Do not discount Toronto, Philadelphia, or the Rangers, even if none of them has the obvious goalie component. Of those three, the Flyers could have a slight edge with Sergei Bobrovsky, but he doesn’t have the profile of Schneider, Rask, or perhaps even Bernier.
Thornton and Nash no doubt would love to be reunited, but would the Sharks be considerably better with Nash aboard, especially after culling out key talent to get him? Probably not.
There is one huge difference, of course, when comparing this swap with the Thornton-to-San Jose deal. We blinked and Thornton was gone, not a word of O’Connell’s intent to be found in the media. The lingering criticism of O’Connell has been that he did not get word out and therefore did not bid up the market.
No one knows for certain whether O’Connell could have done that, especially in light of the fact that Thornton already was making upward of $7 million a year when the cap was $39 million per team. His price influenced the return, as it will with Nash, even with the cap now over $60 million.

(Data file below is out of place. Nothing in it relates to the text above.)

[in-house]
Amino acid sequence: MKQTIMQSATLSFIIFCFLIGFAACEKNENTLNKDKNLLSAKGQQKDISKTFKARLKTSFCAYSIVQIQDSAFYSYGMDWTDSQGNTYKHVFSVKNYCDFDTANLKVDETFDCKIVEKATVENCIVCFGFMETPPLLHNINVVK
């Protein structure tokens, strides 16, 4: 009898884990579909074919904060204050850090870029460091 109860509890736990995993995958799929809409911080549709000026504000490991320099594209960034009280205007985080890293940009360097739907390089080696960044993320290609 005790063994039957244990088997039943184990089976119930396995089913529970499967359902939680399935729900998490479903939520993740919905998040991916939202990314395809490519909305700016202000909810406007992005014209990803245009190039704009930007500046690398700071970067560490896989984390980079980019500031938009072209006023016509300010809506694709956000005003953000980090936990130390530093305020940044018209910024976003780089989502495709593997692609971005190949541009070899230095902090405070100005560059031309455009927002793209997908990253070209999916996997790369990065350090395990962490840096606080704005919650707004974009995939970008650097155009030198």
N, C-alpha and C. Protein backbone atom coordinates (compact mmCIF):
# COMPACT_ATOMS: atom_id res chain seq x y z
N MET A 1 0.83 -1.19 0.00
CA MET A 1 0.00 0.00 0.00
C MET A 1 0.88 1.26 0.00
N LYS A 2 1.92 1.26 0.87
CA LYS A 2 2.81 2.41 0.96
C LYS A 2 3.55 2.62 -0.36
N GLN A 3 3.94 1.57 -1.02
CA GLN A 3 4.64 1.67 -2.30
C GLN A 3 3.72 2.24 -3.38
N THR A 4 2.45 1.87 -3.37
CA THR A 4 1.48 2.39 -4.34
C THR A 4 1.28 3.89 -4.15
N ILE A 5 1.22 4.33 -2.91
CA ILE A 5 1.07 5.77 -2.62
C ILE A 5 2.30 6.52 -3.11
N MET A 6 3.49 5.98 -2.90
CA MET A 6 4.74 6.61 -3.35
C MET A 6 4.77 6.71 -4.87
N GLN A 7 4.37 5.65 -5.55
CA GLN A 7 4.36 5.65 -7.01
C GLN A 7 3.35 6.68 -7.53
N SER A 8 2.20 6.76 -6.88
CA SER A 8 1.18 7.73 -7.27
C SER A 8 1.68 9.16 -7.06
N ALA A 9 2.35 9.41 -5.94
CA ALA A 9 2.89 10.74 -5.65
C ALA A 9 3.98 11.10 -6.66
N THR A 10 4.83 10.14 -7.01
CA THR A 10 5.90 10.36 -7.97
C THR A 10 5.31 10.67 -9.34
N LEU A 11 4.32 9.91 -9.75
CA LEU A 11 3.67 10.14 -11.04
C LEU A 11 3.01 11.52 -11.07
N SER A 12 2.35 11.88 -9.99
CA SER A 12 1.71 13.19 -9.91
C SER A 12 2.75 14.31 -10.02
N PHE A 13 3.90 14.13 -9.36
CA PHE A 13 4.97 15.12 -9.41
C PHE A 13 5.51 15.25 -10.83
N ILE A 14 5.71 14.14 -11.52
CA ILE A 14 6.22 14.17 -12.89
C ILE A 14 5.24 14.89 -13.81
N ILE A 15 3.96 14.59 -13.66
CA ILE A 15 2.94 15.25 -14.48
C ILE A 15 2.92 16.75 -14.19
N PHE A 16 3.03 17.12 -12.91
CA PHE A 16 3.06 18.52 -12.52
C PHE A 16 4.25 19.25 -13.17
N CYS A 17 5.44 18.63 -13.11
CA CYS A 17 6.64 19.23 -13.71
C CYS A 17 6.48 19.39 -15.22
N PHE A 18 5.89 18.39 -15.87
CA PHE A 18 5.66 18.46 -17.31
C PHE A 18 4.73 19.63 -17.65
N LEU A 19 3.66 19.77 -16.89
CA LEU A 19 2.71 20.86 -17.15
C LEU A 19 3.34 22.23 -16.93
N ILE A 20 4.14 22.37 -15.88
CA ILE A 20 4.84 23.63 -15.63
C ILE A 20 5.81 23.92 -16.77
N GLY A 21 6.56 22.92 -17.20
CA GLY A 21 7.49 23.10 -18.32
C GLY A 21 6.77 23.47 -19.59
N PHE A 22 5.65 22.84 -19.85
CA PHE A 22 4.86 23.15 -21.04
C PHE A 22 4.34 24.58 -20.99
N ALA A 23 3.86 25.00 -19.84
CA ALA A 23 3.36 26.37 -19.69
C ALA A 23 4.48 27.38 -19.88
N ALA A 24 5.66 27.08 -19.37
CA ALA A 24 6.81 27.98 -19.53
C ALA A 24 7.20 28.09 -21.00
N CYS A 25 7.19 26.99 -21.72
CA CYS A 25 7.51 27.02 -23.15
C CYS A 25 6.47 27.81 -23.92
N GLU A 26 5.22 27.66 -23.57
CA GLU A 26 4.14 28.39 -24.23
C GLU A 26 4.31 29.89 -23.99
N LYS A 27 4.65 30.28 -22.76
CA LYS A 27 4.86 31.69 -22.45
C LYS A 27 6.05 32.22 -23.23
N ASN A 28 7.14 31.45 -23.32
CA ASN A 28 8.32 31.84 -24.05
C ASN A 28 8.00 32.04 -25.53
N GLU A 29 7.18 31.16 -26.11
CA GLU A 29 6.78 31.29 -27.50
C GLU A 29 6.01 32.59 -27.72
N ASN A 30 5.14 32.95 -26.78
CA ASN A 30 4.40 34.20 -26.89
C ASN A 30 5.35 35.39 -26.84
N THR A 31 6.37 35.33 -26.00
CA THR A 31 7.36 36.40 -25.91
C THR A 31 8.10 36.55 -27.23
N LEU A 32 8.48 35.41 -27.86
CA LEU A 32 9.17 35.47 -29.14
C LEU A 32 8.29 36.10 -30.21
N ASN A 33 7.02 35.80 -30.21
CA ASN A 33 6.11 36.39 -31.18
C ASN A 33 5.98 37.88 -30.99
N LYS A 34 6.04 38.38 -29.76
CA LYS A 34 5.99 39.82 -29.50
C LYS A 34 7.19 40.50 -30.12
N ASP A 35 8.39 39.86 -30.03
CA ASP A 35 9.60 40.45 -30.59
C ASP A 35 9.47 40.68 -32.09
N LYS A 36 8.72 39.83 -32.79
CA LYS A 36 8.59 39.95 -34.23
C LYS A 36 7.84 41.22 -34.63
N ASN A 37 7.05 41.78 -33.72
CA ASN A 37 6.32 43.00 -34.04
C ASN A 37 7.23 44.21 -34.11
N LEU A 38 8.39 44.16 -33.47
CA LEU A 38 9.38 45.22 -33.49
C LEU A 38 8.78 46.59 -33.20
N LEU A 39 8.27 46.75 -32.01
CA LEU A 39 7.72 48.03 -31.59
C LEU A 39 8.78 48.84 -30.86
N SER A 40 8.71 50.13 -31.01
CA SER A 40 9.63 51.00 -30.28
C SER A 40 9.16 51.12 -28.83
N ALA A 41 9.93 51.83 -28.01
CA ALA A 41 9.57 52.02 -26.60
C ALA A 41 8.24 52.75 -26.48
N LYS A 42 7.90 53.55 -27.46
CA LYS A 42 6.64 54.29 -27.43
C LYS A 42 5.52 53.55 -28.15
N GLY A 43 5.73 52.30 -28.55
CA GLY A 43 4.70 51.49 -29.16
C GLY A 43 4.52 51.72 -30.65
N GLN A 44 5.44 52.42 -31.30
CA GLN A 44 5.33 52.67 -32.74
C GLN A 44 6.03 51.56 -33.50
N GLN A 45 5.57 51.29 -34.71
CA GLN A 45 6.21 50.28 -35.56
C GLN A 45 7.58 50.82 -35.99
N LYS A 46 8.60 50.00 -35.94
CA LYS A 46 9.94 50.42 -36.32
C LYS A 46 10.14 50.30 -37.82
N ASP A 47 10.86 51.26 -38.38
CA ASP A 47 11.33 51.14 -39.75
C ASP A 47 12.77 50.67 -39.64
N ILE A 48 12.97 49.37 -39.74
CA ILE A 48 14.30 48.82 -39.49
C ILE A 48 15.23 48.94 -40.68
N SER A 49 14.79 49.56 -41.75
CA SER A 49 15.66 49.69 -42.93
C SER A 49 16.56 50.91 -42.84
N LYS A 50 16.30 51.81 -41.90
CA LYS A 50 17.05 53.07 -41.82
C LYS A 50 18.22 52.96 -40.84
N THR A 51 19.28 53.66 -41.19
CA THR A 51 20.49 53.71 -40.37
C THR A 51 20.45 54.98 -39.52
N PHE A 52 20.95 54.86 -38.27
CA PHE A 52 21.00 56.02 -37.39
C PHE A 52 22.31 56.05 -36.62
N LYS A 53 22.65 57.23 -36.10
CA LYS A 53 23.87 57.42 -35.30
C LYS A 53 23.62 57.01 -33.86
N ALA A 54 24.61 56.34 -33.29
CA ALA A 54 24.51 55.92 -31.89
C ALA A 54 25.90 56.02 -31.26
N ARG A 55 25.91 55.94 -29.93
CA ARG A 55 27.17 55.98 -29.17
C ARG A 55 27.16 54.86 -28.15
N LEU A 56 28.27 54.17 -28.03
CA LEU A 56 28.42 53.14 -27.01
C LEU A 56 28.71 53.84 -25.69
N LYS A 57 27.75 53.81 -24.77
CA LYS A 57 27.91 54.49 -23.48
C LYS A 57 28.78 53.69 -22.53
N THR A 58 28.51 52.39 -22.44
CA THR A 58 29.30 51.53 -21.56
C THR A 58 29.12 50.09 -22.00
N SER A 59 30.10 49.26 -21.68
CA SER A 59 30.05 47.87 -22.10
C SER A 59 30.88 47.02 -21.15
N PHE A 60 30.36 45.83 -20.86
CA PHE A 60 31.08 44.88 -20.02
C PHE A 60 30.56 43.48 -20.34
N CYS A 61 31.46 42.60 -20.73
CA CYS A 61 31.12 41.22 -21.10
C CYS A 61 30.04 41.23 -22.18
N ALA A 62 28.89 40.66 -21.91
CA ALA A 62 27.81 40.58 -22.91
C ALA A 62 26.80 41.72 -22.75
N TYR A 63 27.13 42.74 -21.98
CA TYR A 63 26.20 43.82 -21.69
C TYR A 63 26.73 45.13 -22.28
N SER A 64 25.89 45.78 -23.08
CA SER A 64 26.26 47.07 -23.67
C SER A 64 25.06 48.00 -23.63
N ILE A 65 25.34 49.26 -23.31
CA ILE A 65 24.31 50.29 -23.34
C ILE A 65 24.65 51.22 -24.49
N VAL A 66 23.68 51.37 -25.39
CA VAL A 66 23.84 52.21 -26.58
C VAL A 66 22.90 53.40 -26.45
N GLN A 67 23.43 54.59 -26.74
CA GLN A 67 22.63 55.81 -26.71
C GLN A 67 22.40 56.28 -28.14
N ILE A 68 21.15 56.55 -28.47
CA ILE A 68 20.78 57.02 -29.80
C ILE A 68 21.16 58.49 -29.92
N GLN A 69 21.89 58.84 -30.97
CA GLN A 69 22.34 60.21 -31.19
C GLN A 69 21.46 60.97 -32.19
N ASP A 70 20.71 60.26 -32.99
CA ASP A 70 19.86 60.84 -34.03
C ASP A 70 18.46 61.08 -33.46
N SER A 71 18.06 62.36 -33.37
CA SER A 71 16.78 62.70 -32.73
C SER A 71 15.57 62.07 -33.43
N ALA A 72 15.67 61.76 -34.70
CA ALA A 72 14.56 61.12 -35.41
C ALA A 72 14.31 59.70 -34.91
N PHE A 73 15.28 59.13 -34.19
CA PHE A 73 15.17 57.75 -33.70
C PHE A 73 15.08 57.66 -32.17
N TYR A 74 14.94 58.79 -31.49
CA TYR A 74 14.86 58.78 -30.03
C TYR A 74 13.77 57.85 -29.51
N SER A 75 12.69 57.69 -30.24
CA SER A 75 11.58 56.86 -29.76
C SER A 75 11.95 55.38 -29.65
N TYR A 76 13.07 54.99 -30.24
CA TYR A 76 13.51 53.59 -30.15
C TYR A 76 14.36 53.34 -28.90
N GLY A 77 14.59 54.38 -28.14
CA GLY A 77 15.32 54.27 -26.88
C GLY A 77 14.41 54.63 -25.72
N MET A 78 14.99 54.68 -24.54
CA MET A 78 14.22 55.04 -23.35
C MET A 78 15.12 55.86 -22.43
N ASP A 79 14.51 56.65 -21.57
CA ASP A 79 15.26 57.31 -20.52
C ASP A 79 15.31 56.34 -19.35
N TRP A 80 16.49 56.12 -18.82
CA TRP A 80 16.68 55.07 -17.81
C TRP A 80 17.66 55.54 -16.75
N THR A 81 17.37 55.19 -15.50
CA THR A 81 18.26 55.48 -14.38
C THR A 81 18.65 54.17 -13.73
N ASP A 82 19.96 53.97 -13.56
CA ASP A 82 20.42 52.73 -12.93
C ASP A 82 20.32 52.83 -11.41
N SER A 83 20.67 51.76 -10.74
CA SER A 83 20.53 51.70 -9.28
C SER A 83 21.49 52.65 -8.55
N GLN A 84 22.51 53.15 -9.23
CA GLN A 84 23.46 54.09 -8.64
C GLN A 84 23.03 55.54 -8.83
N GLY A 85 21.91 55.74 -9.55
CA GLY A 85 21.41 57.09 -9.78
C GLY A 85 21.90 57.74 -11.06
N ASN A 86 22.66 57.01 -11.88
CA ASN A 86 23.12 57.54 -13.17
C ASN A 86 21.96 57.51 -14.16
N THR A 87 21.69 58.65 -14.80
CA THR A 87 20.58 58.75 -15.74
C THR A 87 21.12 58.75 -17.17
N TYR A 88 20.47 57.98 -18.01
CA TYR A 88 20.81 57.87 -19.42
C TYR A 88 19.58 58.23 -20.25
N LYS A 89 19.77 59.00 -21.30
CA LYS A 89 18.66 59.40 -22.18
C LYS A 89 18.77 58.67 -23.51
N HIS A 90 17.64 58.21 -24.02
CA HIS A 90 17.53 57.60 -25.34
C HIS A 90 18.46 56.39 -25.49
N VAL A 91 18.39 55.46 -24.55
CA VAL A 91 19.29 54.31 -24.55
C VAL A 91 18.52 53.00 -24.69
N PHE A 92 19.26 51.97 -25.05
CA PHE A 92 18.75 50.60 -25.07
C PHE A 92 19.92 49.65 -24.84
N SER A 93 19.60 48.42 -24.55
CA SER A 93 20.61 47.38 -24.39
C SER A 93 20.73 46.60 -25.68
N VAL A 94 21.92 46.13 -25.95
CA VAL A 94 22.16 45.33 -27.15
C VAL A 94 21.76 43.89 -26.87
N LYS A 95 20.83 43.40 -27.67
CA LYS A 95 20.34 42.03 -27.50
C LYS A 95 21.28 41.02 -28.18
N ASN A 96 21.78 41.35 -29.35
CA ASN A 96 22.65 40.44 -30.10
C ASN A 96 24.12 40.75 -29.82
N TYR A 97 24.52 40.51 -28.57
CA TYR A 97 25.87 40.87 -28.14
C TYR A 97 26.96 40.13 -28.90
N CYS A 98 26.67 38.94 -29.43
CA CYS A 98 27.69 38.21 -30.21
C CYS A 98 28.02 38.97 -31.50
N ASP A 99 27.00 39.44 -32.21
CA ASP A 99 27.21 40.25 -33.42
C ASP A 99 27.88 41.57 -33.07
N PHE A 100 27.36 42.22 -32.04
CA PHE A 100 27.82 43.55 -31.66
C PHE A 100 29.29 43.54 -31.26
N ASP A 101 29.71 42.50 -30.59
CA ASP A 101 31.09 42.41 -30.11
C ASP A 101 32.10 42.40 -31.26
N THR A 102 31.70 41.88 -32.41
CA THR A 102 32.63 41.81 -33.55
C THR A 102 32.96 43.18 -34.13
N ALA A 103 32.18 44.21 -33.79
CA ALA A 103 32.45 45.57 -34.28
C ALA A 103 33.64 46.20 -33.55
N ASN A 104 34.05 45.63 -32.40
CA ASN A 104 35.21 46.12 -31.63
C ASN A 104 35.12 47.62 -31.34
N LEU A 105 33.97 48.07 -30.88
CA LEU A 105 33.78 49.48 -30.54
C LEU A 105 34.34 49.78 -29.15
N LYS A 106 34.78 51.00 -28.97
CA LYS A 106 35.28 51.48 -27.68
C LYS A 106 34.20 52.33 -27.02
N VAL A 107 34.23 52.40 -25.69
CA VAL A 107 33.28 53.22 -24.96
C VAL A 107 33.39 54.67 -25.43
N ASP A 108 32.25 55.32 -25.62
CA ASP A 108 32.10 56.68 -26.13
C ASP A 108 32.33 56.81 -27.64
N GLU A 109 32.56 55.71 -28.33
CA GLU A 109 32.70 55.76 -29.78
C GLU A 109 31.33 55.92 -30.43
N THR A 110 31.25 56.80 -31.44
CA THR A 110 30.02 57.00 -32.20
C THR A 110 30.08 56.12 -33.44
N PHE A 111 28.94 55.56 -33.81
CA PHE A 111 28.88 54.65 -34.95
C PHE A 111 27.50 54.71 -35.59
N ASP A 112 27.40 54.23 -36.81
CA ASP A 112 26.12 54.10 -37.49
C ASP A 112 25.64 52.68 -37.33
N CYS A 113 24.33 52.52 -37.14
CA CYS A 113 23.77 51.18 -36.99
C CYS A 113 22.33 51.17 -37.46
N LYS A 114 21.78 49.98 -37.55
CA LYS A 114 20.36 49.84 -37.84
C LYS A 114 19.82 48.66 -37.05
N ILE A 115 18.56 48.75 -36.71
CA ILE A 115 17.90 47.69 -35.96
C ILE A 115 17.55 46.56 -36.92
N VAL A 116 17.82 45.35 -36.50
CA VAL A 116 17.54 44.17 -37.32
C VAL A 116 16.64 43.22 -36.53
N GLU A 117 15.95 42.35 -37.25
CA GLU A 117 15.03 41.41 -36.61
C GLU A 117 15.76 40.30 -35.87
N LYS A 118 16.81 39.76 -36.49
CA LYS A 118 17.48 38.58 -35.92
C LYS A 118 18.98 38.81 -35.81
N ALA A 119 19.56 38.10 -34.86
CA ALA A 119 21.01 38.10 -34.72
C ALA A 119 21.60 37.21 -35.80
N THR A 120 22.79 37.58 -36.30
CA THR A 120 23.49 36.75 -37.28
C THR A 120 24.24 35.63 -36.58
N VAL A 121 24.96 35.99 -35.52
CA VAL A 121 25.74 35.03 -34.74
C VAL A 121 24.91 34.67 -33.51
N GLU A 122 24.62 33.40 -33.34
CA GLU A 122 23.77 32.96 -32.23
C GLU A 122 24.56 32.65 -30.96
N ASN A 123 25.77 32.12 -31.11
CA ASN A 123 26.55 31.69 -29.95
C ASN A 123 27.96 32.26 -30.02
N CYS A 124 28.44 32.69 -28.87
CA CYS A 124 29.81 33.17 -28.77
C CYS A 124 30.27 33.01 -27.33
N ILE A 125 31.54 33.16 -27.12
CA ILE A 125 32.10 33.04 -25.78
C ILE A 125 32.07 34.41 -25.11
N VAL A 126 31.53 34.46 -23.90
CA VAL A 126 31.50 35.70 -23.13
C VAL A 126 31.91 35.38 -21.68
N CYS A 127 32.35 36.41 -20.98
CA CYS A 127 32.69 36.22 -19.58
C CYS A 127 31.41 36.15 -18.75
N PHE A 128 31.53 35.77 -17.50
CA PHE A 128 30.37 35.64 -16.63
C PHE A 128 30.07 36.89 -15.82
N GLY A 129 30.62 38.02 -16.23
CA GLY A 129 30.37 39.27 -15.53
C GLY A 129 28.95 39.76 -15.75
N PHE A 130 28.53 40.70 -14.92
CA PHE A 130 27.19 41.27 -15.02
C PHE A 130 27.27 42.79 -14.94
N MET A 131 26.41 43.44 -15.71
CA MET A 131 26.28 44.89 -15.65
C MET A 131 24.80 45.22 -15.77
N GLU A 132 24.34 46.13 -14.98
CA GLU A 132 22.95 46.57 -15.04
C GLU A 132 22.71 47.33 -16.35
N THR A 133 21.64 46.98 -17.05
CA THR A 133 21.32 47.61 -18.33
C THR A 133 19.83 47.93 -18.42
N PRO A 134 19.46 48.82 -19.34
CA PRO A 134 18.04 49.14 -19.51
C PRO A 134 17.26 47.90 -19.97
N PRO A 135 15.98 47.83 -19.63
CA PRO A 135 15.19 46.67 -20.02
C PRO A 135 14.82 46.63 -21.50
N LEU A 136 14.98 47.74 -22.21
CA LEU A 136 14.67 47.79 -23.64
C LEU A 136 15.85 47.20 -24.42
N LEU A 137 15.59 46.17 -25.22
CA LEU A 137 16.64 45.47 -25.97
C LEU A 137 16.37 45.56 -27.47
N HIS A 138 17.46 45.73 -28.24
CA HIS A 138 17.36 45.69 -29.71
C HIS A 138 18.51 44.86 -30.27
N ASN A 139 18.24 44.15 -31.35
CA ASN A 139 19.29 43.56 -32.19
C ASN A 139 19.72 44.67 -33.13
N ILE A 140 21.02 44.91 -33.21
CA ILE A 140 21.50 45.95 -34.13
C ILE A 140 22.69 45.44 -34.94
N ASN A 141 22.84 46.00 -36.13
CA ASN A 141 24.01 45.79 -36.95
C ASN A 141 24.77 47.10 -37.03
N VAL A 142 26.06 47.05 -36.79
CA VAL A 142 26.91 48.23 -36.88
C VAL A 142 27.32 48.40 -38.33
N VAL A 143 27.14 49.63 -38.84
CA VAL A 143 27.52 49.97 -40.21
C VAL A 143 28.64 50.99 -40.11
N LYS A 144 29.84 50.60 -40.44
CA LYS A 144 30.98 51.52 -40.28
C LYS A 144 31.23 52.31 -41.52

No matter what, Bruins fans will be left to compare the Thornton/Nash takes, and wonder even more whether the night of Nov. 30, 2005, could have put the franchise on a much different course.
Moore goes on the move again
A couple of bodies were on the move Thursday, which is nothing new for ex-Harvard forward Dominic Moore, flipped from Tampa to San Jose for a second-round pick in June. The speedy, versatile Moore, 31, is now with his ninth NHL team since leaving Cambridge in the spring of 2003.
That’s nine NHL teams in less than nine calendar years. For those who have lost his curriculum vitae, he originally was a Ranger pick, No. 95 in 2000.
Also dealt Thursday: veteran Swedish backliner Nicklas Grossman, sent from Dallas to Philadelphia for a second-round pick in 2012 and a third-rounder in 2013. The Flyers love size, and Grossman, while never a point-getter, is 6-4, 230, and he can chew up some of those minutes left by the injured Chris Pronger. But no one is replacing Pronger’s moxie and presence on the Bullies’ back line.